I feel like I've been taking the reins in exercising my own little definition debate in this thread and I am on the autism spectrum and it's quite possible that I'm being so headstrong about this partly because of that, so you could technically make the argument that it's still a big debate about autism... sorta.

 

To be honest, I'm surprised a mod hasn't come in here to tell me to shut up and stay on topic yet

Share this post


Link to post
Share on other sites
Telecaster68

In retrospect, a thread about autism is probably not the best place to argue that a word about emotions is ambiguous and heavily dependent on context. 

  • Like 1

Share this post


Link to post
Share on other sites
Philip027

Hence my surprise.  Mods have cracked down on topics for far less than this, imo

Share this post


Link to post
Share on other sites
anisotrophic

Back on the topic, sort of, yes an increased % of ASD identify as ace (particularly women). But as always, it's correlations and self-identifications, it's segments of demographics.

At some point I searched the net for ways to control libido (pretty sure this is standard allo-partner behavior, hah), and ran across this thread about controlling female libido in some autism forums. But it might actually be consistent with libido but not wanting to bother with partnered sex. https://wrongplanet.net/forums/viewtopic.php?f=27&t=87436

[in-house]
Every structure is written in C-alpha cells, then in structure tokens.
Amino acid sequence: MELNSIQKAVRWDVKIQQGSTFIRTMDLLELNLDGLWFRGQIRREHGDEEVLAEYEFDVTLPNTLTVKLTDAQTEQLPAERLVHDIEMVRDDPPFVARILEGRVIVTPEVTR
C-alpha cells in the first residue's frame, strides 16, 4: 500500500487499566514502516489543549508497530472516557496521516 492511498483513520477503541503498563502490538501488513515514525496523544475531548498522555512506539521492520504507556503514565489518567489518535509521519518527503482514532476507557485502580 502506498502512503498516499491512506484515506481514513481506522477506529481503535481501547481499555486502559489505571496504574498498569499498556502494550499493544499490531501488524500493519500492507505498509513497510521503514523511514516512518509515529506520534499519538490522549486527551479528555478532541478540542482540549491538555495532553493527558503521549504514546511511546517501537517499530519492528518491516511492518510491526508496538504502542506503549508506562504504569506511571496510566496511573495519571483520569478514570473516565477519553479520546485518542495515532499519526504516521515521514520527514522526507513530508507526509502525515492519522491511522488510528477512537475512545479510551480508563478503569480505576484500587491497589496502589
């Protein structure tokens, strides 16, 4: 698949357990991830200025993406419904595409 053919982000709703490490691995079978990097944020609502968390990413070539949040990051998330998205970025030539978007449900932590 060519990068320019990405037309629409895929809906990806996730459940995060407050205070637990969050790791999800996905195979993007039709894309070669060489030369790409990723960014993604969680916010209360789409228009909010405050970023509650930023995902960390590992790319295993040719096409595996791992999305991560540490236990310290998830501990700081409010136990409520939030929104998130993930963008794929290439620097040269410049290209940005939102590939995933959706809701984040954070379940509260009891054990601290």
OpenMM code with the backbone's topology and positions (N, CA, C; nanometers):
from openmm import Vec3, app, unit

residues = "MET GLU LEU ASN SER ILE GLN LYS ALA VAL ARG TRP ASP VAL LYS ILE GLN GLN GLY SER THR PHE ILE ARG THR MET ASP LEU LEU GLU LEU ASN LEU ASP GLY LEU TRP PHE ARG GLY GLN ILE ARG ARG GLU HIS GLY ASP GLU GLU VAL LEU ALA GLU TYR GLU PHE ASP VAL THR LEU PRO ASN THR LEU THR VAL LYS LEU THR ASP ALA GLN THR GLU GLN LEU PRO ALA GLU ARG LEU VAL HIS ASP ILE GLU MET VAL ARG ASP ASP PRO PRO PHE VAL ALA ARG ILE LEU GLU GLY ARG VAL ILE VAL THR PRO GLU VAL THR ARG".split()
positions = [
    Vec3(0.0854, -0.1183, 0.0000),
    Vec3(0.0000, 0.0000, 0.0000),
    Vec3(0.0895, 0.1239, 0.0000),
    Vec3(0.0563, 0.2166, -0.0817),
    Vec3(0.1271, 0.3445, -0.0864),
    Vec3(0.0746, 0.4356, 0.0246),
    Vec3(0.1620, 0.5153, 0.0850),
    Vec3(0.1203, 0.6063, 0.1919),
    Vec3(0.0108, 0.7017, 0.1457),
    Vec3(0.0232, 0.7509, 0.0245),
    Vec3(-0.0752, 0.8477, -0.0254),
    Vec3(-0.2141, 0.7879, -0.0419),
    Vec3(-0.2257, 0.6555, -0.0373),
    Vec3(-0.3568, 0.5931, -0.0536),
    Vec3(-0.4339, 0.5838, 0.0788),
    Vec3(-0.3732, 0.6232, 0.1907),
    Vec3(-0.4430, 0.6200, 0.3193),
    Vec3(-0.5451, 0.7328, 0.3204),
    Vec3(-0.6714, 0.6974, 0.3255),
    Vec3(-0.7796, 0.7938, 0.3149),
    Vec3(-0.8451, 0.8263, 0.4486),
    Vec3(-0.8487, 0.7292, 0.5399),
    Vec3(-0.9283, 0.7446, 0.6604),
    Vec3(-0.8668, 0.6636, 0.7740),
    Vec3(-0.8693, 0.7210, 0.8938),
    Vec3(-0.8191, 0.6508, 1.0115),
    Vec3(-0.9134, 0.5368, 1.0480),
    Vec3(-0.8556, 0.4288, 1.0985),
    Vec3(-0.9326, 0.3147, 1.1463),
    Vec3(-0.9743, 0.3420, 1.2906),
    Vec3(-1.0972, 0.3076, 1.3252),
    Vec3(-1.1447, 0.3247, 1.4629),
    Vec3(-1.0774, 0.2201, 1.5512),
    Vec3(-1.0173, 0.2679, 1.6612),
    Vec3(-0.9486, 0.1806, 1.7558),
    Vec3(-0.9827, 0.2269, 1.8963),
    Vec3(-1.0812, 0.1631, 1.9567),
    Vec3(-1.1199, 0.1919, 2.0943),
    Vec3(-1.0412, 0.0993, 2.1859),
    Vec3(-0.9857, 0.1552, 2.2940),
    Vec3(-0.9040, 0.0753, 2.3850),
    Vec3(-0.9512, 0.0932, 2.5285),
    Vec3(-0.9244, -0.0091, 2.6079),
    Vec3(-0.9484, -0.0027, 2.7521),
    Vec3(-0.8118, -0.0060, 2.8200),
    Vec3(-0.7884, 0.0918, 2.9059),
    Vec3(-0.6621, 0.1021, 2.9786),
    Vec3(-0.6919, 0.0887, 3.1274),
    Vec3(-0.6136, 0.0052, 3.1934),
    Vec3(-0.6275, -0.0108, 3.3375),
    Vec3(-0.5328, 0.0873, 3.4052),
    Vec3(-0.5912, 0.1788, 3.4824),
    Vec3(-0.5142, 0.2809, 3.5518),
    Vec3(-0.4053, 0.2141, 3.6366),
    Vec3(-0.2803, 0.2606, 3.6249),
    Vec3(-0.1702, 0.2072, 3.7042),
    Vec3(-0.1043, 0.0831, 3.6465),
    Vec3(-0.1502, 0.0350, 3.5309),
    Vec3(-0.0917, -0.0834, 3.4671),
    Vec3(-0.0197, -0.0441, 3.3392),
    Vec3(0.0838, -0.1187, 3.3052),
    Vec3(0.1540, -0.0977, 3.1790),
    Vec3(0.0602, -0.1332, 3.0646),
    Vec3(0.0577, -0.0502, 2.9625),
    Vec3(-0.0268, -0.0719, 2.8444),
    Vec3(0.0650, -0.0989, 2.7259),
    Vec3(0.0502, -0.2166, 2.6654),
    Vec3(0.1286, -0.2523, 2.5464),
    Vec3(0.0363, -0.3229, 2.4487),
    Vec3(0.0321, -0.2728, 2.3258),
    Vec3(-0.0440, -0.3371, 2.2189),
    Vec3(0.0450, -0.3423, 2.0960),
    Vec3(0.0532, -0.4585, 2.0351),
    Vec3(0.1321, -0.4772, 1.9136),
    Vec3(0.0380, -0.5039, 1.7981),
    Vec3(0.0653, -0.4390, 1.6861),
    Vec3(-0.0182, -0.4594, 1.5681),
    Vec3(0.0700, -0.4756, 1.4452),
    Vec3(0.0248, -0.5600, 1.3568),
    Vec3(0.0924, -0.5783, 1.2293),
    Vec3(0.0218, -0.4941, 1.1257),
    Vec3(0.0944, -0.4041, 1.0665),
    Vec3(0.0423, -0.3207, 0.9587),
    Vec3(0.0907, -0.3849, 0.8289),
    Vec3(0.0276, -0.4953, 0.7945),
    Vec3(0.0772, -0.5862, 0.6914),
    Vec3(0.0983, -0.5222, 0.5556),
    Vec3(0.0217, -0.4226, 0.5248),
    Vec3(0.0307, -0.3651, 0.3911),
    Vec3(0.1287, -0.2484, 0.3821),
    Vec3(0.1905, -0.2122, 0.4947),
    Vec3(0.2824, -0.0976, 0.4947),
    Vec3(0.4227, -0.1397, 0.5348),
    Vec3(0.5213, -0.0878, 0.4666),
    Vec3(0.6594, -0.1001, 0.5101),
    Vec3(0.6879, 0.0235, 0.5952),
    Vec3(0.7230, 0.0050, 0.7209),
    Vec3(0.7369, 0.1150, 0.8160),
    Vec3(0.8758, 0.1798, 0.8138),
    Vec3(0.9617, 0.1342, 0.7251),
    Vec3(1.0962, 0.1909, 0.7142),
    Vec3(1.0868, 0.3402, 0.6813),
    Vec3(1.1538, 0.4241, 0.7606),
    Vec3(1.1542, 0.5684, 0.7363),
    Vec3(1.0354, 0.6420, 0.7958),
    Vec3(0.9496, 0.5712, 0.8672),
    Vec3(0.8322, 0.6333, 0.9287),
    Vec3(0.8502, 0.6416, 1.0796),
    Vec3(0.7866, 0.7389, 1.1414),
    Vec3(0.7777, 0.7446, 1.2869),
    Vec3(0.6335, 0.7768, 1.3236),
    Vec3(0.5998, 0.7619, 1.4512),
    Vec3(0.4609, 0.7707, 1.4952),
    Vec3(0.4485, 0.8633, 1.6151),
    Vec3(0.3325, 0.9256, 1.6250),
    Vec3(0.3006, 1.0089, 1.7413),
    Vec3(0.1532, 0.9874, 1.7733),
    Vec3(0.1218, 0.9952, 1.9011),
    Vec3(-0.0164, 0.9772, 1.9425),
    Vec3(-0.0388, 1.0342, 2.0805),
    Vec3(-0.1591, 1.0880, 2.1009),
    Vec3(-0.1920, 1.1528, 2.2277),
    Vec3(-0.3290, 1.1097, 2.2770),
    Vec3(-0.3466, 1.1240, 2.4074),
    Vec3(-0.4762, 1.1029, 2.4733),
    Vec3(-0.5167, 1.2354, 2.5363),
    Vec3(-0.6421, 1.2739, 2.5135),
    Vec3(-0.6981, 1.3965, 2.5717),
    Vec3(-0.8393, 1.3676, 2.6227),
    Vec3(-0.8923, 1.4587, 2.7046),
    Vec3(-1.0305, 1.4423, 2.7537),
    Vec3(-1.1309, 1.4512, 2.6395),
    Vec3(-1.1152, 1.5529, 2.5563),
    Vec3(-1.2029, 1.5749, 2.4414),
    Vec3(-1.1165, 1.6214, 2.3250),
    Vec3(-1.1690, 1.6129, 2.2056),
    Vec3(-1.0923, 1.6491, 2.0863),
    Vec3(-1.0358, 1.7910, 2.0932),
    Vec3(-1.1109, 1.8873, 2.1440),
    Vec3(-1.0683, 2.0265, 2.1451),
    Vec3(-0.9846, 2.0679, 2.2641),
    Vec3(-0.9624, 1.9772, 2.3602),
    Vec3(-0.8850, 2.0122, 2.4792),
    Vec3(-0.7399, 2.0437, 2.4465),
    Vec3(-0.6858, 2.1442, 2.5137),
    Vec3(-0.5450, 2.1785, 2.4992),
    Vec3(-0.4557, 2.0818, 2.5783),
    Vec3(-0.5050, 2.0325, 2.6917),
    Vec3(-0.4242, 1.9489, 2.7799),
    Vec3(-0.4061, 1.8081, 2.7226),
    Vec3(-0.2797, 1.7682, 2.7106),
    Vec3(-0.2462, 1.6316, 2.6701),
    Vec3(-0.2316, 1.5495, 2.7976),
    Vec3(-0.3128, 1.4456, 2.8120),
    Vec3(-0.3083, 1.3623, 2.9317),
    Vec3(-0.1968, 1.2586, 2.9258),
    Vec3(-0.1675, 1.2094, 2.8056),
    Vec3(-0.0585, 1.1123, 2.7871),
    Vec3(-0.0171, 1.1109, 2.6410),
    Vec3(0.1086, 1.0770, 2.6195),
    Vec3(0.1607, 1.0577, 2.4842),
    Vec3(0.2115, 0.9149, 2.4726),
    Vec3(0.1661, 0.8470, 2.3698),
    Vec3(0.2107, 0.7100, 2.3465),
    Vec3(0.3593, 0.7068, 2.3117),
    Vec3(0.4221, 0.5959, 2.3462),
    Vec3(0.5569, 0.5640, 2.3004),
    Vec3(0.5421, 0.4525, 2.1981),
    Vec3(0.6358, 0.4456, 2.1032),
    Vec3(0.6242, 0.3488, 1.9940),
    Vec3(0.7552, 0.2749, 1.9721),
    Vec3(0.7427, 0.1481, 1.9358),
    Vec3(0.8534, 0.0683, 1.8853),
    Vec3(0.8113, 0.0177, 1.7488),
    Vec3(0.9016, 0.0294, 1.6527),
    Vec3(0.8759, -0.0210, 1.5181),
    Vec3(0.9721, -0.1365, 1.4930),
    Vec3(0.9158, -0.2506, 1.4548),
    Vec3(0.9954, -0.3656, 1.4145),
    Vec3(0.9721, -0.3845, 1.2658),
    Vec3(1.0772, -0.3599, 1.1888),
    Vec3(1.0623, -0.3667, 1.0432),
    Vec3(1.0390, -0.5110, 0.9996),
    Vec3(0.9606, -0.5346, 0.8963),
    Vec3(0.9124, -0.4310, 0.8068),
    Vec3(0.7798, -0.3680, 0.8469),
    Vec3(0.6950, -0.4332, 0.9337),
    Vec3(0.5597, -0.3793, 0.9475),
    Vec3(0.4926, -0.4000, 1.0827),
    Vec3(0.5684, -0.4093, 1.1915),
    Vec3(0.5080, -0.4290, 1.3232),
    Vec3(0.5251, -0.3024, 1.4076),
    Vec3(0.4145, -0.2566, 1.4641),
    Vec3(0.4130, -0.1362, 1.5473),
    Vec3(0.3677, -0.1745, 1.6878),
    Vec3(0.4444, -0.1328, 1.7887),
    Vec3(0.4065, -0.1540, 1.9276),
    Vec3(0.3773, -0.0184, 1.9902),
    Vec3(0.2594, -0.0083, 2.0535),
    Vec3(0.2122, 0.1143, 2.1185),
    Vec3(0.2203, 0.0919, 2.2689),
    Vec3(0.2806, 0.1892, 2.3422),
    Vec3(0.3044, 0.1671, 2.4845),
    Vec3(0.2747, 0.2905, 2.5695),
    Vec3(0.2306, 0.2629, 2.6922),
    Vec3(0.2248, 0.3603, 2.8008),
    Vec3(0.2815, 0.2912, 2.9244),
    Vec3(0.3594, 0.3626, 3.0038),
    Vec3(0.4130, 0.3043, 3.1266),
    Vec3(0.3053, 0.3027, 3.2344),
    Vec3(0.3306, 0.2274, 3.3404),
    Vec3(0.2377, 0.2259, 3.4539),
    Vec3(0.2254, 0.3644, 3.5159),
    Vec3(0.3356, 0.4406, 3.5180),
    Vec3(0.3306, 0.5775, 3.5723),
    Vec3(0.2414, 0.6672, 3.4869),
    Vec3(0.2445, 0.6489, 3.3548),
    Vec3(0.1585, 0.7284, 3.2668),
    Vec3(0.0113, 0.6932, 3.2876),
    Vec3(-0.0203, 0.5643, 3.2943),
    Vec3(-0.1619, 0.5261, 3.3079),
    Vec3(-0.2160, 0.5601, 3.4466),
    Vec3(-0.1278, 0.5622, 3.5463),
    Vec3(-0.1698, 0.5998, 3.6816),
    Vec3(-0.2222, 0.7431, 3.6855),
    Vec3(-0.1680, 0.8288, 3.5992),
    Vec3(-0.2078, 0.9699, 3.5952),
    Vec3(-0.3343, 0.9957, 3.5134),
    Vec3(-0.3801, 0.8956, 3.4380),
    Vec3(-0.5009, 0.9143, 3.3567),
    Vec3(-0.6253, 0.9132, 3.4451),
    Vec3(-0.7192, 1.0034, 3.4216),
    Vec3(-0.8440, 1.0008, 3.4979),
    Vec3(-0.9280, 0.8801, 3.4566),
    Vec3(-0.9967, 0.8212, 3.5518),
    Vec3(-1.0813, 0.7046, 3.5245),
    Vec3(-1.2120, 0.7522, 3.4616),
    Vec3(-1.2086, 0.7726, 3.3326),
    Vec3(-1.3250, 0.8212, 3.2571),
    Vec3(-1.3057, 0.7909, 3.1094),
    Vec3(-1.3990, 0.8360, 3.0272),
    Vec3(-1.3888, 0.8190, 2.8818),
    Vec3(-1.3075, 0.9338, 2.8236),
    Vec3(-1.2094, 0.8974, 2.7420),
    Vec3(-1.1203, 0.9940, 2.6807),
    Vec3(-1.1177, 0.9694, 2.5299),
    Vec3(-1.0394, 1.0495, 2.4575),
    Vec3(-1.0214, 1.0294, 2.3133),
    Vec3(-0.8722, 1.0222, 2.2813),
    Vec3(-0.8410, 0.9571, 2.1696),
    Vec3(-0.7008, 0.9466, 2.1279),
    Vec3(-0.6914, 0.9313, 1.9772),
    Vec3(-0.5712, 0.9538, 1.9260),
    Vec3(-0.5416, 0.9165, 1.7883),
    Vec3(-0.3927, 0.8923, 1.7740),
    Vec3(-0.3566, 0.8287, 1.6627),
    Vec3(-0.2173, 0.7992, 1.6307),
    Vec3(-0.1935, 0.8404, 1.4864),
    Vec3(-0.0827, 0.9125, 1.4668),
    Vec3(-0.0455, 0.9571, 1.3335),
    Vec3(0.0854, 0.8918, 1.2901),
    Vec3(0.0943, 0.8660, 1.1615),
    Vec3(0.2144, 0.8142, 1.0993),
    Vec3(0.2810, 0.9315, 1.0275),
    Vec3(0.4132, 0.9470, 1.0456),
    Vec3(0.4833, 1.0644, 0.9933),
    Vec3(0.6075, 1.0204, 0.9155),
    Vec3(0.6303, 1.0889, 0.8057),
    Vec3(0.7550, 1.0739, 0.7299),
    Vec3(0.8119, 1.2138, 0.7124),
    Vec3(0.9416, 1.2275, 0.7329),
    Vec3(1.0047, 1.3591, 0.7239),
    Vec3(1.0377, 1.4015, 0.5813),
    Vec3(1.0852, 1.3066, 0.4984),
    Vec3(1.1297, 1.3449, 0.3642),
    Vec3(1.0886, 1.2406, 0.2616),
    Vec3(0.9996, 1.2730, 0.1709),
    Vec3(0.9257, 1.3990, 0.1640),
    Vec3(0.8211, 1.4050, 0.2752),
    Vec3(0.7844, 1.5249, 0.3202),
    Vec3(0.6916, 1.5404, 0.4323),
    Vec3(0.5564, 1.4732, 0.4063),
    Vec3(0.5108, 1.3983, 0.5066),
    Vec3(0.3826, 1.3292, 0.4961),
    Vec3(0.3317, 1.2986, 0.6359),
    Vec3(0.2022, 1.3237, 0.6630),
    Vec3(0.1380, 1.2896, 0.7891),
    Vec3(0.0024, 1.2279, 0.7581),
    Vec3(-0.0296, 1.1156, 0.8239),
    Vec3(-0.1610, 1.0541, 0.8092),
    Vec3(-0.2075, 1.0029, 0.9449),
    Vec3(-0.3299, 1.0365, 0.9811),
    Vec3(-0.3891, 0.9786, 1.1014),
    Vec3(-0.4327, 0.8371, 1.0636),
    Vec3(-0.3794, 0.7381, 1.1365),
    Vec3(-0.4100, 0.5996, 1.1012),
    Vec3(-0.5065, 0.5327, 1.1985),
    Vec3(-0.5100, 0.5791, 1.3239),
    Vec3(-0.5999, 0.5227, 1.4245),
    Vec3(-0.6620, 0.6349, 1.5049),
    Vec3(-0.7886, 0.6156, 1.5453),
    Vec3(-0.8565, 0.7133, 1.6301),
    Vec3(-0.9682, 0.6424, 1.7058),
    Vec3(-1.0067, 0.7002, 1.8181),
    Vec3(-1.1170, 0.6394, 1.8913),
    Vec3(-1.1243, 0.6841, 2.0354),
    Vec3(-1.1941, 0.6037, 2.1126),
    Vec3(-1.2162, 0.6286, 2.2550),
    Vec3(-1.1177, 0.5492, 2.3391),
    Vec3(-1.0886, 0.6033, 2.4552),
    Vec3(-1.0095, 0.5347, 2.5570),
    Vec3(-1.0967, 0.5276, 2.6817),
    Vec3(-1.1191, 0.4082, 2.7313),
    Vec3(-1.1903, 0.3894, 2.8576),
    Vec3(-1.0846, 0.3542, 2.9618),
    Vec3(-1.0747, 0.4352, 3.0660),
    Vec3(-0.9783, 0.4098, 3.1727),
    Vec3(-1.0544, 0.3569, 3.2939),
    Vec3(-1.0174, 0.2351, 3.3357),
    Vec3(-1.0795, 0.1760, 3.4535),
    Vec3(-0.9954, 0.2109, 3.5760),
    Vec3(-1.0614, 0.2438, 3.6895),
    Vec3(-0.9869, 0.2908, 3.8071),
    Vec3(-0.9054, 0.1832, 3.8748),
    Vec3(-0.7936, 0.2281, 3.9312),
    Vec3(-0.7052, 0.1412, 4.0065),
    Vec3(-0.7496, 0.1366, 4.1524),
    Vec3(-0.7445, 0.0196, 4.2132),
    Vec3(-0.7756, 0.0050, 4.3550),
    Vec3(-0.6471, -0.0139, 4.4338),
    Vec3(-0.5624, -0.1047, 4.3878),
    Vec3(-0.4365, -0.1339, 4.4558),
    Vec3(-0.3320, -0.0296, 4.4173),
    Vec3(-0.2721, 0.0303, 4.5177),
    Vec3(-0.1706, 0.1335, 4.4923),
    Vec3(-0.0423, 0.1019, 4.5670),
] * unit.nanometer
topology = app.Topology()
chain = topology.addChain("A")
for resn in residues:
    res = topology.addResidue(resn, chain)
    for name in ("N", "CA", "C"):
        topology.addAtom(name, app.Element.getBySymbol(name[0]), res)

Share this post


Link to post
Share on other sites
Janus DarkFox

The romantic dating with or without sex and the world of work, though Autism is not a barrier to physical ability to work or to have sex, the social non-verbal/written rules that dictates a local culture is often a significant barrier to wants or desires.  Plenty of autistics will excel without this barrier, while others of course can't due to the neurological implications or associated co-morbidities with a range of physical and mental illness/disabilities that may make either impossible, or even neither couldn't possibly be understood, even if given explicit sex-ed or work skills awareness.

 

The social world could completely shut out people of doing either or both, regardless of actual want or desire of either.  I know Autistic that are really "into" their sex or work to the point it is nothing else they think or function away from.  Often the want or desire for either, is often tied into sociality, rather than the work subject matter or desire for sex itself.  Both proven in a medical context, one more than the other of course required to be proven in a medical court of law for disability benefit access.